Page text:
The next 12 months will be "critical" to the future of colleges in England as principals attempt to persuade politicians of their vital role in the country's economic recovery, the Association of Colleges (AoC) has warned.
College leaders will need to deal with months of "uncertainty" for the sector, both before and after the general election, and will have to face the risk of further budget cuts, according to AoC chief executive Martin Doel.
"The five months up to the general election will be critical for colleges, their students and the FE system as a whole; so too will the following six months, when the incoming government, of whatever hue or form, puts together its programme," he writes today on the TES website.
Mr Doel warns that the Department for Education could face a "black hole" in its budget when the "demographic bulge" of primary school pupils makes its way through to the more expensive secondary phase. "This black hole cannot and must not be filled in through further plundering of funding for 16- to 18-year-olds," he adds.
The AoC claims that students aged 16-18 in English education already receive an average of 22 per cent less funding than those aged 5-16.
The organisation will spend the next five months increasing the pressure on politicians of all parties to commit to a "once-in-a-generation" review of education funding after the election. "If we don't, we risk having a completely imbalanced system where investment in early years is wasted by a failure to complete the job," Mr Doel writes.
He says the UK's economic recovery depends on a skilled workforce, which is the "core territory" of further education colleges who each work with an average of 600 employers.
Economic studies show that colleges generate a return of pound;2.90 for every pound;1 invested. "Far from being in any sense a problem, colleges are the solution to the need to generate a recovery that is sustainable and the benefits of which are widely shared," Mr Doel continues. "They are already doing this despite the creaking system within which they work and underinvestment relative to some other sectors."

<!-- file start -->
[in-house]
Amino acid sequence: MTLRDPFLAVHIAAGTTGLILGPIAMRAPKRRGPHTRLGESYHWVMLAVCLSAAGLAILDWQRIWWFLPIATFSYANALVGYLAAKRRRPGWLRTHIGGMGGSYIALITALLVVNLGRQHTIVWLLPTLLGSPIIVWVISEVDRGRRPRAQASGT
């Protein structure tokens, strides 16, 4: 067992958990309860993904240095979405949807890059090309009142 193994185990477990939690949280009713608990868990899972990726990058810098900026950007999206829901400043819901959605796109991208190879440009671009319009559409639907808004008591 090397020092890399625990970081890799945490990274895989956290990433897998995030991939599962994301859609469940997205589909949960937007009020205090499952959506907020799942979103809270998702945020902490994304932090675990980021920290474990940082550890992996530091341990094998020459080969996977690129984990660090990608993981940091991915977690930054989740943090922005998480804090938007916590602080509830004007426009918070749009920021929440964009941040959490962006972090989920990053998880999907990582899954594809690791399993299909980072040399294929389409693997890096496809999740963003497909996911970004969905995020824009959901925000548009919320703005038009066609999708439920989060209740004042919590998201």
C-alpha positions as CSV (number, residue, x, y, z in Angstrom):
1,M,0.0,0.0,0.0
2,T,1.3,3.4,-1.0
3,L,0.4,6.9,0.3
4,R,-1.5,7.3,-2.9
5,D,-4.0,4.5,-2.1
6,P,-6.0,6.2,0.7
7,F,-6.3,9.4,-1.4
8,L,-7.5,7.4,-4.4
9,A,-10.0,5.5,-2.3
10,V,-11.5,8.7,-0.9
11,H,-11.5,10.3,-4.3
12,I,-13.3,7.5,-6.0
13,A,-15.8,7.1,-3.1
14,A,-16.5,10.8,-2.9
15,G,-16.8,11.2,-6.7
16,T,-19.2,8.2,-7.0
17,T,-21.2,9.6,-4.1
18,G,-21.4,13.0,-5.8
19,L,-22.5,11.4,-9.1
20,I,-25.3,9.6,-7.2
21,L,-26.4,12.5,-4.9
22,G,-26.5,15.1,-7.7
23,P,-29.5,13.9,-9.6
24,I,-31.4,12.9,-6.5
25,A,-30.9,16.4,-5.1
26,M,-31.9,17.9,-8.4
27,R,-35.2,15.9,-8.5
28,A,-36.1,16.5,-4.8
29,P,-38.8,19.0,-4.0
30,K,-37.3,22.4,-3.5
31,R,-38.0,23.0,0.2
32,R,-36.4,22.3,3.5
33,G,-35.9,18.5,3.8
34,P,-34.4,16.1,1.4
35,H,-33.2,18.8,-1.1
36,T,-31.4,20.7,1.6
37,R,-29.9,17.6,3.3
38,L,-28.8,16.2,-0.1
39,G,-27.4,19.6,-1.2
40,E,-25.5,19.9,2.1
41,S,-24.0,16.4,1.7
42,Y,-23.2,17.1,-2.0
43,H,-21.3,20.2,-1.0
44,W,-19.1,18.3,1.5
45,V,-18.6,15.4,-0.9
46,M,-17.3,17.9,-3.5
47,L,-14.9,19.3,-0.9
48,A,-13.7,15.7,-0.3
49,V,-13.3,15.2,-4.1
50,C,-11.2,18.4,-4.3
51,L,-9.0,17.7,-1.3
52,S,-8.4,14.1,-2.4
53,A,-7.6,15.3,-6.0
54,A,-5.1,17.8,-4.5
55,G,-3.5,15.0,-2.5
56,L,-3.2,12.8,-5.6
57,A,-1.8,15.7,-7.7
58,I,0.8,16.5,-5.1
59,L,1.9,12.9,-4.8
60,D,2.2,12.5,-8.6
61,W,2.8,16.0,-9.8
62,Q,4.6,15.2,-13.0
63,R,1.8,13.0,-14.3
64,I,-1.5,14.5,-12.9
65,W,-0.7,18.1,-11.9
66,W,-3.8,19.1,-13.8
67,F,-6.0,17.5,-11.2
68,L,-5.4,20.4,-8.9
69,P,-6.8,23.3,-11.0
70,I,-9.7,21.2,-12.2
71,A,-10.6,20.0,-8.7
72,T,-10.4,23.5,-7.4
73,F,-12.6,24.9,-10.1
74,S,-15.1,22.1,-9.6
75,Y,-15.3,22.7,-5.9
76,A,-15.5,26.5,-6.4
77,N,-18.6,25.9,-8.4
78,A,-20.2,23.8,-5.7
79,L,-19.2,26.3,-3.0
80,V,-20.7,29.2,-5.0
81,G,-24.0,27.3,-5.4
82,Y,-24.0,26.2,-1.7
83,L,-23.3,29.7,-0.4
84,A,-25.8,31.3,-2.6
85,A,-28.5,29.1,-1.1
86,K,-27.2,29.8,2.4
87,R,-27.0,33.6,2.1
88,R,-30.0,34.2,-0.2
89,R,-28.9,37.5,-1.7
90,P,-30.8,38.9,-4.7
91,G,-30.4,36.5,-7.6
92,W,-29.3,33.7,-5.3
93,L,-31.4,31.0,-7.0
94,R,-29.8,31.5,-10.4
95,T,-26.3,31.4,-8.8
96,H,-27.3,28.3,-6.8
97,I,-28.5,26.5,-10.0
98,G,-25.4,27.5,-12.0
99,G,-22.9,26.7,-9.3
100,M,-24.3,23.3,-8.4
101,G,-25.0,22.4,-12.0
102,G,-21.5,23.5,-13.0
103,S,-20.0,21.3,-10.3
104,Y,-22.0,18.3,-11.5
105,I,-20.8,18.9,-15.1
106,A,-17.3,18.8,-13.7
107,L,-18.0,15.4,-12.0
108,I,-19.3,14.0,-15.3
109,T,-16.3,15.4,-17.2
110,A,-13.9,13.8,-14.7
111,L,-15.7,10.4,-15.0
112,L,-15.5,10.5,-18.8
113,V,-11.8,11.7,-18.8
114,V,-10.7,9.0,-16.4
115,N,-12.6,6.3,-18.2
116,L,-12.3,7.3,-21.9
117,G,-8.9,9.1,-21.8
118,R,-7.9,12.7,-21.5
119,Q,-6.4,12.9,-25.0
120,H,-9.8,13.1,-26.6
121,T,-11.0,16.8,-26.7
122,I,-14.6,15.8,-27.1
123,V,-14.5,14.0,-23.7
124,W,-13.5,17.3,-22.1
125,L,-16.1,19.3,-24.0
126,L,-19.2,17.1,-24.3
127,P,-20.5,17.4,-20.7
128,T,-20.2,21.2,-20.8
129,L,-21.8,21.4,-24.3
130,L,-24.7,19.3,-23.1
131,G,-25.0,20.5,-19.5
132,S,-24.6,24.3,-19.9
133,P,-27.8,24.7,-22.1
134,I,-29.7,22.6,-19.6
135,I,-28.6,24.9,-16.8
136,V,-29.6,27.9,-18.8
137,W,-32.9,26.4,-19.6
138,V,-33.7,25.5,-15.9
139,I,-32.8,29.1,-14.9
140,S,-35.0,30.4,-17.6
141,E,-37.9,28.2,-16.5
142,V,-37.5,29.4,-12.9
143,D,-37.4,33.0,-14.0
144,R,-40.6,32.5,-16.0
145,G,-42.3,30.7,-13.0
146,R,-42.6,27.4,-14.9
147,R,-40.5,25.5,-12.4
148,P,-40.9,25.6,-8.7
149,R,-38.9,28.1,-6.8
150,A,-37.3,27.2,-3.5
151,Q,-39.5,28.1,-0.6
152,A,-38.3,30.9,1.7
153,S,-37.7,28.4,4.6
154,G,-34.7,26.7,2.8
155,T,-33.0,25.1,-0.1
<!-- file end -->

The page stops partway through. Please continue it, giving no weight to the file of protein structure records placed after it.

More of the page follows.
His comments come after Sarah Robinson, the newly elected chair of the 157 Group and principal of Stoke-on-Trent college, told TES that FE colleges in England were a source of "untapped potential and opportunity" and should have a lead role in developing skills. Like the AoC, the 157 Group also plans to pressure politicians to keep FE policy centre stage.
Peter Roberts, principal of Leeds City College, the third largest FE college in the UK, agreed that 2015 was "critical".
"I have been in FE since 1983, and I think this year is perhaps going to be the one when the critical importance of the sector will be under the spotlight like never before," he said.
"For me, the issue is how important the sector is perceived to be by national politicians. There are a number of challenges facing us, and we know there won't be any improvements to funding for the next two years. It's going to be very difficult for us to deliver when funding has been so significantly cut."
Ministers have placed increasing demands on the FE sector in recent years: the sector has been asked to boost the number of apprenticeships, introduce new initiatives such as traineeships, and improve English and maths skills among 16- to 19-year-olds. At the same time, it has been held more closely to account by measures such as the introduction of an FE commissioner.
Skills minister Nick Boles recently admitted to being "demanding" of colleges, but said they enjoyed freedoms that most parts of the public sector would envy.
Jatinder Sharma, principal and chief executive of Walsall College, who was appointed OBE in the New Year's Honours List for his services to FE, warned that colleges were in for an "incredibly turbulent time".
"I think we have only just seen the start of the funding cuts in terms of their scope and reach," he said, adding that many colleges faced an "extremely vulnerable" financial future.
But he insisted there were "huge opportunities" for colleges that could "embrace" the challenges. "If they plan carefully and are proactive and nimble enough to be flexible with their offer, I think they can navigate through the difficulties," he said.